Sodium Culprit: Breakfast may be the most important meal of the day but it can also quick tip the scale on sodium. With more than .5g of sodium, a single bagel will equal one-third of the lower recommended daily limit. And that's not counting cream cheese, smoked fish, or morning milk.
Low-So Solution: As always, read labels to look for lower sodium options. Some cereals and most plain oatmeal contain little to no sodium. Just remember to watch the dairy or use a substitute. In place of toast or muffins, use rice crackers or corn tortillas. Yoghurt and chia seed pudding are great, portable options, too. And best of all, take some inspiration from other cultures or special diets for your morning routine. Trading in sugar-filled snacks for savoury rice porridge or hash-brown crust quiches.
Sodium Culprit: 1 tsp of table salt means 2.3g of sodium or the upper recommended limit. And don't be fooled, sea salt although flakier and larger, contains the same amount of sodium as its table salt counterpart.
Low-So Solution: In place of salt, use salt-free seasoning blends or other strong spices. Try nutritional yeast and kelp-based substitutes. Alternatively, if you can handle more sodium, use small amounts of "salty" ingredients in place of the shaker, like a sprinkle of lower-sodium Parmesan; chopped olives; or panko breadcrumbs or crumbled low-sodium crackers. But best of all, use whole foods and their naturally "salty" tastes to round out the flavours of a dish, like adding roasted carrot or chard stems to flavour hummus or velvet beet juice to make a salt-free bloody Mary mix. In general, meat and produce provides the whole spectrum of tastes to play with. So remember, start with the food first before simply reaching for that shaker.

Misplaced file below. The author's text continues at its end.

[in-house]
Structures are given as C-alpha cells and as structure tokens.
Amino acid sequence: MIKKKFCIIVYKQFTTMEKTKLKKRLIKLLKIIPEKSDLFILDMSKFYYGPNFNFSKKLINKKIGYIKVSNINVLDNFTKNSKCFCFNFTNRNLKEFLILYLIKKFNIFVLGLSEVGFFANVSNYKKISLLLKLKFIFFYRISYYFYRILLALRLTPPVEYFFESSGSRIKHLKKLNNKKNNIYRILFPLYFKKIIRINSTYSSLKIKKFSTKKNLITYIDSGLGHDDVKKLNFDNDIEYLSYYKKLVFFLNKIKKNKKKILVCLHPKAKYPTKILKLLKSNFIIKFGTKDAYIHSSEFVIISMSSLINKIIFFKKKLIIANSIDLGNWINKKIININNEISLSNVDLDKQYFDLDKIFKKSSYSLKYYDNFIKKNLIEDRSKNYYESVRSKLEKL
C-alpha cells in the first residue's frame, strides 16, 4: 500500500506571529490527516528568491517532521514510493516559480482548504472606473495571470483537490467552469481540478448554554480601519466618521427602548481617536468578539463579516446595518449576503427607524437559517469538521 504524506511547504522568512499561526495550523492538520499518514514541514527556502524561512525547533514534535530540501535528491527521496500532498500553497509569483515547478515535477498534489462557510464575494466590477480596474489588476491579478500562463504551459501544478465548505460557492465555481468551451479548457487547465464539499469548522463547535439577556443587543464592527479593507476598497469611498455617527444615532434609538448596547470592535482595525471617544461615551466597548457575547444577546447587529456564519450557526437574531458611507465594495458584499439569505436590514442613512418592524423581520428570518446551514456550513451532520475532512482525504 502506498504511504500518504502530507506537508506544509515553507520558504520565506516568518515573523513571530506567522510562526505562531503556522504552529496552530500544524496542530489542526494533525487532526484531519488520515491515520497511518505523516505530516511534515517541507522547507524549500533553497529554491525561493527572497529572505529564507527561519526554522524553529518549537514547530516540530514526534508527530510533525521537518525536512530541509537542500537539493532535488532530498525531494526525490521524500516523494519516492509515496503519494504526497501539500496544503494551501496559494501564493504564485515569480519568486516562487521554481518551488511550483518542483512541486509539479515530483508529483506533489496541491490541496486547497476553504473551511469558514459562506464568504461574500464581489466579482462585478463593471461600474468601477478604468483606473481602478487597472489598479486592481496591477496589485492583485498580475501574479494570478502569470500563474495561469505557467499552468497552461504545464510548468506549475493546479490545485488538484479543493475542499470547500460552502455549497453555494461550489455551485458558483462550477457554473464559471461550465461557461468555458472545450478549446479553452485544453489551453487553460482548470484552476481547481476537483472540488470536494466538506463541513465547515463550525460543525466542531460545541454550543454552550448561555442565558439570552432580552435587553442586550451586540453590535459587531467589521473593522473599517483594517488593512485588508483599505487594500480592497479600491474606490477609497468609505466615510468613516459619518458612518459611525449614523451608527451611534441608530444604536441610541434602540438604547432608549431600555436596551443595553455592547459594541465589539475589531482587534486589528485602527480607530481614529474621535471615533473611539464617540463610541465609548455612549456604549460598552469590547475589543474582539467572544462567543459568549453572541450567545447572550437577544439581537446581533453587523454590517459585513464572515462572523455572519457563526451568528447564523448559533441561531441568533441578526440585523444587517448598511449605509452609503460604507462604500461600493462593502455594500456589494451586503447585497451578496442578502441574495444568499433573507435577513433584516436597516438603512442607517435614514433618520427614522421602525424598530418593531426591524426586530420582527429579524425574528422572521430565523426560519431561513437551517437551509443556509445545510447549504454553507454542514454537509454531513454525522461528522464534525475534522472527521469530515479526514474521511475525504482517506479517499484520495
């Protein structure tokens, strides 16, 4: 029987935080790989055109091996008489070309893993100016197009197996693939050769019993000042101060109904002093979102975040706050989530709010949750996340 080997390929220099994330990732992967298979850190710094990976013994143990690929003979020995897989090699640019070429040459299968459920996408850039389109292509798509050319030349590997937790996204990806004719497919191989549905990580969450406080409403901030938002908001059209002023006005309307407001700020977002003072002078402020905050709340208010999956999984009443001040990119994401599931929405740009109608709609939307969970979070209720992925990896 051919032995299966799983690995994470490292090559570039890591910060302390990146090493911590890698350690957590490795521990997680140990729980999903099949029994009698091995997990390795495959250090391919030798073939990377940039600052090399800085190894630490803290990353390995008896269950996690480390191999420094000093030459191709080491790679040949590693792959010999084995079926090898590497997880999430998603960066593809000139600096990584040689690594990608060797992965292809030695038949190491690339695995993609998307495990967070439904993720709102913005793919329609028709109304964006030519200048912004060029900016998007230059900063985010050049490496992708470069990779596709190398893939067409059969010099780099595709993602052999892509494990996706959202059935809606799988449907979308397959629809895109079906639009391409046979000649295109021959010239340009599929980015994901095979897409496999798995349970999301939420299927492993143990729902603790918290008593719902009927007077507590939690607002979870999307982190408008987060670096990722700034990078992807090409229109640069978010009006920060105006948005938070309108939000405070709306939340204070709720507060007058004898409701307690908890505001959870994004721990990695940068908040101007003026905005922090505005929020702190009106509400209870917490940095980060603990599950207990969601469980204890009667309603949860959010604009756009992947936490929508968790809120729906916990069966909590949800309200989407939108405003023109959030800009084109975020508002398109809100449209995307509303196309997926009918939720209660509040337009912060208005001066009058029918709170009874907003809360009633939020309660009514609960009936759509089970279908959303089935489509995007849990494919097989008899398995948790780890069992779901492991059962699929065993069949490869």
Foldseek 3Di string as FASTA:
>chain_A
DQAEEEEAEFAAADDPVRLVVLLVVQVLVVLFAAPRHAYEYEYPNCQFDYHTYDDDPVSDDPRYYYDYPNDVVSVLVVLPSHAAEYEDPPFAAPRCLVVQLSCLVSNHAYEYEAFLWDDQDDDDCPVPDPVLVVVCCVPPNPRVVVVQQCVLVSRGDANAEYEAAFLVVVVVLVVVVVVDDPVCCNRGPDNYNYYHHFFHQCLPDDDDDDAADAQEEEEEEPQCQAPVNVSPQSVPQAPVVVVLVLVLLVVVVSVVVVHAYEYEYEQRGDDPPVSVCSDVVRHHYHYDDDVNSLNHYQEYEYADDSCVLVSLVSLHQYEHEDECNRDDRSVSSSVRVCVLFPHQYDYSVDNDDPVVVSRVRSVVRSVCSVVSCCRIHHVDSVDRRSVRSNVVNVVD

After lupus caused her kidneys to fail, Jessica Goldman Foung refocused her life and work to study food, health, and the ways they interact. She began Sodium Girl in 2009 to capture her adventures in living a low-sodium life. Jessica works closely with the National Kidney Foundation and American Heart Association on patient education and recipe development. She's authored two books, Sodium Girl's Limitless Low-Sodium Cookbook and Low-So Good: A Guide to Real Food, Big Flavor, and Less Salt. Follow her on Facebook, Twitter, Instagram, and/or Pinterest.
Jessica Goldman Foung's new book, Low-So Good, is out now (published by Chronicle Books, £19.99)